Guides Bottom Line: Server Market is Shrinking, Says Dataquest

Bottom Line: Server Market is Shrinking, Says Dataquest

It is now officially a ritual: the quarterly release of the Gartner Dataquest
research regarding server shipments and market share, followed by the vendor”s
press releases spinning the research into positives.

Take, for example, the press release issued by Sun Microsystems yesterday
regarding the research:

It is now officially a ritual: the quarterly release of the Gartner Dataquest
research regarding server shipments and market share, followed by the vendor’s
press releases spinning the research into positives.

“Sun Microsystems, Inc. today announced that it once again holds the
number one position in the RISC/UNIX server market worldwide. According to 3Q01
Dataquest numbers, Sun”s 55 percent marketshare in shipments is more than that
of its nearest three competitors combined. Furthermore, with nearly $1.5 billion
in revenue, Sun has significantly outpaced its competitors in marketshare
revenue gain.”

All of that is true. This relatively sunny view of the research is shared by
Compaq in its own press release:

“Compaq Computer Corp. today
announced it has regained the #1 market share position for industry-standard
(Intel architecture) servers in both the U.S. and North America for Q3 2001.
According to statistics released by industry research firm Dataquest, Compaq
ProLiant servers gained two percentage points of market share in the U.S.
sequentially, and more than two points in North America. Dataquest figures also
indicate that Compaq has grown faster
than any other major competitor for the past two quarters in this segment.”

Now, leaving aside the issue of whether Intel-based servers are the industry
standard (Sun, IBM, and Hewlett-Packard may disagree), Compaq”s press release is
basically true as well.

A more analytical view of the data yields a different story, however: worldwide
server sales slowed down in the third quarter, mirroring a general slowdown in
the worldwide economy.

Gartner Dataquest estimates that worldwide server revenue dropped 23.4
percent in the third quarter when compared to the third quarter of 2000: $10.8
billion in 2001, as opposed to $14.1 billion in 2000. Sales in the United States
plummeted even further: 29.4 percent when compared to the third quarter of 2000.

Almost every major vendor took their hits both in terms of market share and
revenues, according to Dataquest. While Sun does have a major share of the RISC
server space, its share of the total server market shrunk from 17.3 percent in
2000 to 13.7 percent in 2001, and its server revenue went from
$2.4 billion to $1.5 billion. Why the drop? Corporate purchases are down, dot-coms
aren”t buying servers, and Intel-based servers running
Windows and Linux are biting off the low end of the server spectrum, as
corporations are replacing UNIX-based servers with Windows/Linux servers.

In fact, the Intel server market is now almost as large as the UNIX/RISC
server market, says Dataquest: The UNIX/RISC market generated $4.6 billion in
revenues, compared to $4 billion in sales for Intel servers. While both markets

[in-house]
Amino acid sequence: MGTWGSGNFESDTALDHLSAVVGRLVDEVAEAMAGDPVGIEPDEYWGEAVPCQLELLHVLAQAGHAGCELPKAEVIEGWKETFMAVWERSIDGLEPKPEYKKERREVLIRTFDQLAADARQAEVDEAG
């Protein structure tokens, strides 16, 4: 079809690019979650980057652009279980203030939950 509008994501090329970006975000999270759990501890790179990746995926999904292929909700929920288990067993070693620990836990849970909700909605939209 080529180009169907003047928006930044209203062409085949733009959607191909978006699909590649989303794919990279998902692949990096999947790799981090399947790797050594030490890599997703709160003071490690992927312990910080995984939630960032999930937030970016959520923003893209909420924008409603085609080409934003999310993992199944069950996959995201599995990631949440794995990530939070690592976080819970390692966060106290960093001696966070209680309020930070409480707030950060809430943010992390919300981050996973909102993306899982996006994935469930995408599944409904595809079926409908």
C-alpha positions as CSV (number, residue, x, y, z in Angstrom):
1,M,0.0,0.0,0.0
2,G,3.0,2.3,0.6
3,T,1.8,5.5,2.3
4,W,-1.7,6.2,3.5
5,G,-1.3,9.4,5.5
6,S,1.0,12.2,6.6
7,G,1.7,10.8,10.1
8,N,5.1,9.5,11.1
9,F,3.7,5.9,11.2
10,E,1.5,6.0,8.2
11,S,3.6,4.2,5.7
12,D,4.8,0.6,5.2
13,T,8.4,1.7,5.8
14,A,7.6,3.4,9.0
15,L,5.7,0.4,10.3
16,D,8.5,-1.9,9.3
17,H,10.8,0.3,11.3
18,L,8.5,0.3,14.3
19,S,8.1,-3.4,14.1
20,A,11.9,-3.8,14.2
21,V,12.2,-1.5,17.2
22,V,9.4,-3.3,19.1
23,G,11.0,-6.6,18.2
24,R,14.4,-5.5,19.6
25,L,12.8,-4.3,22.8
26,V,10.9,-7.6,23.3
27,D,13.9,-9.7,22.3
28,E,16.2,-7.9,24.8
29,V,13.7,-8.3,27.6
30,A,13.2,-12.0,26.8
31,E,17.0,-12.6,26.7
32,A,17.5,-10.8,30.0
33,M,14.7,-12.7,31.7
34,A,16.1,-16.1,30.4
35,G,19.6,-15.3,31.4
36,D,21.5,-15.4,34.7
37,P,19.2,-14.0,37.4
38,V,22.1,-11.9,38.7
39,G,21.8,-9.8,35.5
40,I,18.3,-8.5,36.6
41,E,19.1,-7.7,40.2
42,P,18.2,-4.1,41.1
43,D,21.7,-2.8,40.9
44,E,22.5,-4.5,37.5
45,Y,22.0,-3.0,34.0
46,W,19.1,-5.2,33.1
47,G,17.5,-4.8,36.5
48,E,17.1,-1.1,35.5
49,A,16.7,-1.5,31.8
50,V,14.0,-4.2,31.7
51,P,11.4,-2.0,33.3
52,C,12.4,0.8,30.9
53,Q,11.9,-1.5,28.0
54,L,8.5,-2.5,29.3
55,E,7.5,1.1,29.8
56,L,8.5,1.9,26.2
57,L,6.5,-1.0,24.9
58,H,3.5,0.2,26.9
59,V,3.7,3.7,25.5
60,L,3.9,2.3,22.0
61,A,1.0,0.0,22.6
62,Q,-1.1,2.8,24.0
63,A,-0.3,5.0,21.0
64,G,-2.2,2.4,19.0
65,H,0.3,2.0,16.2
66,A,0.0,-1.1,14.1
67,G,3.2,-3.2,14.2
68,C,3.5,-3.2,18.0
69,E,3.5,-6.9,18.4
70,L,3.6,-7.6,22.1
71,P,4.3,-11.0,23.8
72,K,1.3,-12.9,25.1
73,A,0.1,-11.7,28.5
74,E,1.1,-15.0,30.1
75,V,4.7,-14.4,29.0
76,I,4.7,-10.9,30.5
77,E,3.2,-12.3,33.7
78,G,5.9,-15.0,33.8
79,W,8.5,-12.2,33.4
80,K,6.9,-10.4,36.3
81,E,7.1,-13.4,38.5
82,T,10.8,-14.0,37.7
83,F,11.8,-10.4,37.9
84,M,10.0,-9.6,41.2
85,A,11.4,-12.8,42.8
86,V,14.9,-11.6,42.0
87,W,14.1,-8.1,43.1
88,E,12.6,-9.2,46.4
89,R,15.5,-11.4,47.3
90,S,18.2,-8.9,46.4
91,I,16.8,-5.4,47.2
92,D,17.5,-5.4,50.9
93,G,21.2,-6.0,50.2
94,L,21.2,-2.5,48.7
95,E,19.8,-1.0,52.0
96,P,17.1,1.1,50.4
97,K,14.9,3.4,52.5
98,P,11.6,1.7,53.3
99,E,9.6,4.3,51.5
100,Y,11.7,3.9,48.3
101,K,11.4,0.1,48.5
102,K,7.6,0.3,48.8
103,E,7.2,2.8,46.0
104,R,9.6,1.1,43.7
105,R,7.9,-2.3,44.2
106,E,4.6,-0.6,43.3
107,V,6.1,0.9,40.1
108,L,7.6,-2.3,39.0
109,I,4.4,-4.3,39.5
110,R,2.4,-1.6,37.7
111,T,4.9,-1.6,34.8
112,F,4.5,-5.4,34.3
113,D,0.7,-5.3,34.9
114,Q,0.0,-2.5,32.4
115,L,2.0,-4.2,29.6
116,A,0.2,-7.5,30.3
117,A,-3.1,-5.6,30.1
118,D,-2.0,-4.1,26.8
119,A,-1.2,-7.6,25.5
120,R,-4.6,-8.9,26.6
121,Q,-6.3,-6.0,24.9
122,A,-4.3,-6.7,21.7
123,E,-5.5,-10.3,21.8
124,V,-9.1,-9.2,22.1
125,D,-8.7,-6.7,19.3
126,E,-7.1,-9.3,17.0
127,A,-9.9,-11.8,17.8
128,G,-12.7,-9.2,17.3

shrank in the third quarter, the Intel market shrunk modestly (down only 3.1
percent), while the UNIX/RISC market shrunk 15.5 percent.

That”s why it”s no surprise that the vendor with a major presence in both the
UNIX/RISC and Intel markets is the vendor who came out smelling like roses in
Dataquest”s research: IBM. In fact, IBM gobbled up 30.3 percent of all server
revenue in the third quarter of 2001: $3.3 billion. This was an increase of 7
percent in terms of market share over 3Q2000. Strong sales across the board
accounted for the increase.

Still, not all was rosy on the Intel side. Compaq is the number-one seller of
Intel-based servers, but it gathered only 13.8 percent of server revenues, down
from 15.7 percent a year ago. And while Dataquest measures past performance, it
makes no estimates on future performance, so we”ll need to stay tuned to see if
the economy rebounds to the point where the server market rebounds as well.

Related Story:
Reports Continued Growth in Worldwide Server Market

Latest Posts

Proxmox vs VMware Comparison

Proxmox virtual machines (VM) are highly popular with home server aficionados, whereas VMware sits squarely at the front of the enterprise VM market. Both...

What is Load Balancing?

Load balancing is a technique that ensures an organization's server does not get overloaded with traffic. With load balancing measures in place, workloads and...

Installing and Activating Hyper-V Linux Integration Services

Editor's Note: Updated to reflect changes with the Hyper-V Linux Integration Services 4.3 release. Microsoft developers have designed components that help in improving the performance of...

What is a Hypervisor Server?

At its most basic, a hypervisor is the “manager” of a software-hardware stack. The term “hypervisor” derives from the word “supervisor.” What is a Hypervisor? When...

HPE SimpliVity 380 Server Review

The HPE SimpliVity 380 Server was designed to deliver the high performance required by enterprise data centers in a simplified package. One of the...

Related Stories